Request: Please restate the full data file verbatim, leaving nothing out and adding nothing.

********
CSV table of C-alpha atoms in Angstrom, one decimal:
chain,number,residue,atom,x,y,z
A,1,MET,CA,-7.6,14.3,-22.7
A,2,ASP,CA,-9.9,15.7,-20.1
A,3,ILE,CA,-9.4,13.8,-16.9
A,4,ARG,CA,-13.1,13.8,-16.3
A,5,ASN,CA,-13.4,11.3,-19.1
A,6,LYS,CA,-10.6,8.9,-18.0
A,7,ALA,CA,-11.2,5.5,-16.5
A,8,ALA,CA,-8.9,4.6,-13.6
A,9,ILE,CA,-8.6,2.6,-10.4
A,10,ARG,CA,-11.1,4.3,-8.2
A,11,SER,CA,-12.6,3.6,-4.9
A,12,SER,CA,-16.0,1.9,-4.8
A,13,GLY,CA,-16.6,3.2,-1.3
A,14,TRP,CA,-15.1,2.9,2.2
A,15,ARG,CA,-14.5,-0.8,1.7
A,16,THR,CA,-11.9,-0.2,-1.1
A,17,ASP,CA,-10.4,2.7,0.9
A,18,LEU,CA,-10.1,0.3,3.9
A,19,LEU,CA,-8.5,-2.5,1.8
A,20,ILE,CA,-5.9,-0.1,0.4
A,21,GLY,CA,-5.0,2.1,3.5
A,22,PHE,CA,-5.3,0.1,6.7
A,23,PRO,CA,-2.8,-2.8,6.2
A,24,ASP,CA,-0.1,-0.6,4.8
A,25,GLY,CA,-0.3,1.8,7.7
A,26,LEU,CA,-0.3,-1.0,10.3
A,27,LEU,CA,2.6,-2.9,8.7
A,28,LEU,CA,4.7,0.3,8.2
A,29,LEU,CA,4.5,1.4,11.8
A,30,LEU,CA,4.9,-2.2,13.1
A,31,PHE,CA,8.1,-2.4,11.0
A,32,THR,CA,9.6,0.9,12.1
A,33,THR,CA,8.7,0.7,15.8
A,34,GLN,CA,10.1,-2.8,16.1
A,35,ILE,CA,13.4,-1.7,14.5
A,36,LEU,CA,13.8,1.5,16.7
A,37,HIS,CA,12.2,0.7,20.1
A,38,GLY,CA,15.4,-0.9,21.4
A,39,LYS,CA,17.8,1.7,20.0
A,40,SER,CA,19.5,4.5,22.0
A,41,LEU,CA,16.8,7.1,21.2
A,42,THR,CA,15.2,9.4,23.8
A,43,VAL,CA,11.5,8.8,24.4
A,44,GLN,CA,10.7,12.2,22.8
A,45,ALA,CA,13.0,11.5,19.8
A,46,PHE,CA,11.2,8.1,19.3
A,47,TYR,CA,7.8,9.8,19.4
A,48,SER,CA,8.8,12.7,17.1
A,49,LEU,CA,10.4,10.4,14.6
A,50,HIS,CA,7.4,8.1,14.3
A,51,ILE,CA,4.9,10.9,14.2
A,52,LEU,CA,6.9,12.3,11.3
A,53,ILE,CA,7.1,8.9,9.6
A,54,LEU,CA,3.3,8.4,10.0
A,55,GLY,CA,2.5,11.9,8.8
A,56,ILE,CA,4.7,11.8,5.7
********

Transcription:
CSV table of C-alpha atoms in Angstrom, one decimal:
chain,number,residue,atom,x,y,z
A,1,MET,CA,-7.6,14.3,-22.7
A,2,ASP,CA,-9.9,15.7,-20.1
A,3,ILE,CA,-9.4,13.8,-16.9
A,4,ARG,CA,-13.1,13.8,-16.3
A,5,ASN,CA,-13.4,11.3,-19.1
A,6,LYS,CA,-10.6,8.9,-18.0
A,7,ALA,CA,-11.2,5.5,-16.5
A,8,ALA,CA,-8.9,4.6,-13.6
A,9,ILE,CA,-8.6,2.6,-10.4
A,10,ARG,CA,-11.1,4.3,-8.2
A,11,SER,CA,-12.6,3.6,-4.9
A,12,SER,CA,-16.0,1.9,-4.8
A,13,GLY,CA,-16.6,3.2,-1.3
A,14,TRP,CA,-15.1,2.9,2.2
A,15,ARG,CA,-14.5,-0.8,1.7
A,16,THR,CA,-11.9,-0.2,-1.1
A,17,ASP,CA,-10.4,2.7,0.9
A,18,LEU,CA,-10.1,0.3,3.9
A,19,LEU,CA,-8.5,-2.5,1.8
A,20,ILE,CA,-5.9,-0.1,0.4
A,21,GLY,CA,-5.0,2.1,3.5
A,22,PHE,CA,-5.3,0.1,6.7
A,23,PRO,CA,-2.8,-2.8,6.2
A,24,ASP,CA,-0.1,-0.6,4.8
A,25,GLY,CA,-0.3,1.8,7.7
A,26,LEU,CA,-0.3,-1.0,10.3
A,27,LEU,CA,2.6,-2.9,8.7
A,28,LEU,CA,4.7,0.3,8.2
A,29,LEU,CA,4.5,1.4,11.8
A,30,LEU,CA,4.9,-2.2,13.1
A,31,PHE,CA,8.1,-2.4,11.0
A,32,THR,CA,9.6,0.9,12.1
A,33,THR,CA,8.7,0.7,15.8
A,34,GLN,CA,10.1,-2.8,16.1
A,35,ILE,CA,13.4,-1.7,14.5
A,36,LEU,CA,13.8,1.5,16.7
A,37,HIS,CA,12.2,0.7,20.1
A,38,GLY,CA,15.4,-0.9,21.4
A,39,LYS,CA,17.8,1.7,20.0
A,40,SER,CA,19.5,4.5,22.0
A,41,LEU,CA,16.8,7.1,21.2
A,42,THR,CA,15.2,9.4,23.8
A,43,VAL,CA,11.5,8.8,24.4
A,44,GLN,CA,10.7,12.2,22.8
A,45,ALA,CA,13.0,11.5,19.8
A,46,PHE,CA,11.2,8.1,19.3
A,47,TYR,CA,7.8,9.8,19.4
A,48,SER,CA,8.8,12.7,17.1
A,49,LEU,CA,10.4,10.4,14.6
A,50,HIS,CA,7.4,8.1,14.3
A,51,ILE,CA,4.9,10.9,14.2
A,52,LEU,CA,6.9,12.3,11.3
A,53,ILE,CA,7.1,8.9,9.6
A,54,LEU,CA,3.3,8.4,10.0
A,55,GLY,CA,2.5,11.9,8.8
A,56,ILE,CA,4.7,11.8,5.7